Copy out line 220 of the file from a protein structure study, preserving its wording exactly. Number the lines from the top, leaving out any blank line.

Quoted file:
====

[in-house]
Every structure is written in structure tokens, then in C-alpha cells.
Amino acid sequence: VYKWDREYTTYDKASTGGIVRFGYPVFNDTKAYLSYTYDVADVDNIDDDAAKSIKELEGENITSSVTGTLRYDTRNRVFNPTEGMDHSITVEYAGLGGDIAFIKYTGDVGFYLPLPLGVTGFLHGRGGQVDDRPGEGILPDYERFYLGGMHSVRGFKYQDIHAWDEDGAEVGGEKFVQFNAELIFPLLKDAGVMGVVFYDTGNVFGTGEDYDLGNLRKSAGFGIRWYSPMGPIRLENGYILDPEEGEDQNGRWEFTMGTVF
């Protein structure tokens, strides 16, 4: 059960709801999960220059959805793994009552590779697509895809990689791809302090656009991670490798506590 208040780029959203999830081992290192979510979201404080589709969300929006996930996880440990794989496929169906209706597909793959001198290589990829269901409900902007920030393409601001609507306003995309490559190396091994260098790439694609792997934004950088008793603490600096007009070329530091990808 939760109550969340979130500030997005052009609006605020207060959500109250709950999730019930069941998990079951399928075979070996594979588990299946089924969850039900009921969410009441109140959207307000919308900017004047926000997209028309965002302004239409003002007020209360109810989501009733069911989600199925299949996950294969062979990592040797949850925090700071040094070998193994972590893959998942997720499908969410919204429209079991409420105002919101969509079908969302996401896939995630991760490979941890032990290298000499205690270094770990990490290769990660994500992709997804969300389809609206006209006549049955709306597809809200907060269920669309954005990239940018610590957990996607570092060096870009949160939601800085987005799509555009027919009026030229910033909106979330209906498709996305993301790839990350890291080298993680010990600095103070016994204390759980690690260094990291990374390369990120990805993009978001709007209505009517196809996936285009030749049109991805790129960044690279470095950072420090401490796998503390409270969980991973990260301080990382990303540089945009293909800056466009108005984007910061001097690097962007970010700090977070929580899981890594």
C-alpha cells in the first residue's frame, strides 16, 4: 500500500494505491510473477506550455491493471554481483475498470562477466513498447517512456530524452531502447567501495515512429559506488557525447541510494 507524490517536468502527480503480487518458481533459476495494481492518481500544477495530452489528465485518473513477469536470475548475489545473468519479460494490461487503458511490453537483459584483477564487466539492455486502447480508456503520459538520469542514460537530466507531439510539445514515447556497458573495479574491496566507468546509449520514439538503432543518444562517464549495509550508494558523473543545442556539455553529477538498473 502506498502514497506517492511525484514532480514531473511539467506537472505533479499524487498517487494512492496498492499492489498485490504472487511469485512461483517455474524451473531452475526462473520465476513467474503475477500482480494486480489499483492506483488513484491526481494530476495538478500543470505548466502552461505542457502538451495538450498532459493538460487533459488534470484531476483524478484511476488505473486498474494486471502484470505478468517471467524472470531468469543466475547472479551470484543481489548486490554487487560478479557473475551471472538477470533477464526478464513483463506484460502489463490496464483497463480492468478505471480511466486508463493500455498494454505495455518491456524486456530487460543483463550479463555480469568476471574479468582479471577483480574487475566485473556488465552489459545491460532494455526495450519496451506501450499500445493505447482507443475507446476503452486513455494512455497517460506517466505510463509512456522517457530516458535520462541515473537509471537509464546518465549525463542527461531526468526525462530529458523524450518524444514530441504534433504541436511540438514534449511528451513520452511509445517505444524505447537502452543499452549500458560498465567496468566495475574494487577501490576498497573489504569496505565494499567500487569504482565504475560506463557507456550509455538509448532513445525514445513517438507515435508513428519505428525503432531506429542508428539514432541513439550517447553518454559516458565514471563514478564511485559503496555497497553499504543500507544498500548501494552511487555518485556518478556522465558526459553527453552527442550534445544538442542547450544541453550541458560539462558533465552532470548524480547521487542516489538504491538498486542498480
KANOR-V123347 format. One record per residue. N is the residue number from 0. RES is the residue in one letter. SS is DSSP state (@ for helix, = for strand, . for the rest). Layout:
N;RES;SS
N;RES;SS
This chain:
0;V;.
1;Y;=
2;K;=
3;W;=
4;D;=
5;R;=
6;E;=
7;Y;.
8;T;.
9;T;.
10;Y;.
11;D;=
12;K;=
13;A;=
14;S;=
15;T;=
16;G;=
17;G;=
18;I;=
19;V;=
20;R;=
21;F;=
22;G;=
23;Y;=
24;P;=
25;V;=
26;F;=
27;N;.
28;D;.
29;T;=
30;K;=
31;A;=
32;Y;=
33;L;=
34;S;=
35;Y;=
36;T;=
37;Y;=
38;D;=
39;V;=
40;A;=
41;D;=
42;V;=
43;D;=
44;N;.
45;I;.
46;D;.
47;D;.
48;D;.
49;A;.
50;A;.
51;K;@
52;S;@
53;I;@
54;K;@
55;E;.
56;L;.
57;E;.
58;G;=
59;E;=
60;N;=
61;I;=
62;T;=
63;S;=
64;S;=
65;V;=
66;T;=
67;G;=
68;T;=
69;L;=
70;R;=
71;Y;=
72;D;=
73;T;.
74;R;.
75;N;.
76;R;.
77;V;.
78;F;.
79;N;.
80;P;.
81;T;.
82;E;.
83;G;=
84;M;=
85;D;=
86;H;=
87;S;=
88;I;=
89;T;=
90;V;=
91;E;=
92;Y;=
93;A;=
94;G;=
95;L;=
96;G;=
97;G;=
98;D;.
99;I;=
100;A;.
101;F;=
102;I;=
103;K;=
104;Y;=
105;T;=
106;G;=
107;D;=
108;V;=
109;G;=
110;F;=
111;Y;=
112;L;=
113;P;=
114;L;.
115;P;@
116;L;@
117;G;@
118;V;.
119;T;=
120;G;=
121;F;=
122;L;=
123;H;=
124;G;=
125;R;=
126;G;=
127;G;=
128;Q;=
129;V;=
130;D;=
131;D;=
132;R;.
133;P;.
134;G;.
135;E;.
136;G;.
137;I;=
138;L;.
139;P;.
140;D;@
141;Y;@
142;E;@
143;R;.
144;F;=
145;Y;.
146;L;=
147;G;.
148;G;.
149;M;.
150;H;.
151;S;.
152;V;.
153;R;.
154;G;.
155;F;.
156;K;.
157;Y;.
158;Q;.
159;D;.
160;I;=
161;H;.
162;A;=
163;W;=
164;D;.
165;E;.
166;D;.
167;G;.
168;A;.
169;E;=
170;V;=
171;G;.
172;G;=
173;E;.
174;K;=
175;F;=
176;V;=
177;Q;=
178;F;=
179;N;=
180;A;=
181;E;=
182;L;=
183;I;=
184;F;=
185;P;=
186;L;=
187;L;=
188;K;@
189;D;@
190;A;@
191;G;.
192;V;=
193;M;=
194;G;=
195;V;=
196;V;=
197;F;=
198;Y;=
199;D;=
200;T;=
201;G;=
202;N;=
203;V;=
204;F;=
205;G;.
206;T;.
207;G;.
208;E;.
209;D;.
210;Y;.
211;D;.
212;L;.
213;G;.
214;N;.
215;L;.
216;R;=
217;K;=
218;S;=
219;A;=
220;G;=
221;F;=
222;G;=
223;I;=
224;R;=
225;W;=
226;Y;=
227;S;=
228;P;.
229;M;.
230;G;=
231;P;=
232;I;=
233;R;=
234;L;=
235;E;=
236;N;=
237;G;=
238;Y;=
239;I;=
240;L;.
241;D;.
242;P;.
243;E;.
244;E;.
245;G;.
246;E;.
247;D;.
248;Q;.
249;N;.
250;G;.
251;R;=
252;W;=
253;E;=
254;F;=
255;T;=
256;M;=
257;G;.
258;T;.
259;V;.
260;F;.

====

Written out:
210;Y;.